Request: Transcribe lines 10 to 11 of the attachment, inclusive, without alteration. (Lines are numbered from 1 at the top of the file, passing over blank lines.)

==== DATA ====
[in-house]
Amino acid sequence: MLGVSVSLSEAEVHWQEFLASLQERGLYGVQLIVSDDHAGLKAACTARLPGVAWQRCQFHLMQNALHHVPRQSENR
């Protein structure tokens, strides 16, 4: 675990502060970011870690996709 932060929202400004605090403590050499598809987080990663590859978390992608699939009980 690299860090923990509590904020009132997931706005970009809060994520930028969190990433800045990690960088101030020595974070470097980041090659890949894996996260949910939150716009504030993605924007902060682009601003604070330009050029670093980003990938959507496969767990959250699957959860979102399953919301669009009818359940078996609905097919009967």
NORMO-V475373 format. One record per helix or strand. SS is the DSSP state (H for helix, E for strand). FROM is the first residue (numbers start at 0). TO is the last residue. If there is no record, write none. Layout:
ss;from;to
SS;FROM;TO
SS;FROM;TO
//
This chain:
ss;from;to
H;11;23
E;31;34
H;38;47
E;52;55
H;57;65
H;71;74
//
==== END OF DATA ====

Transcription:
ss;from;to
H;11;23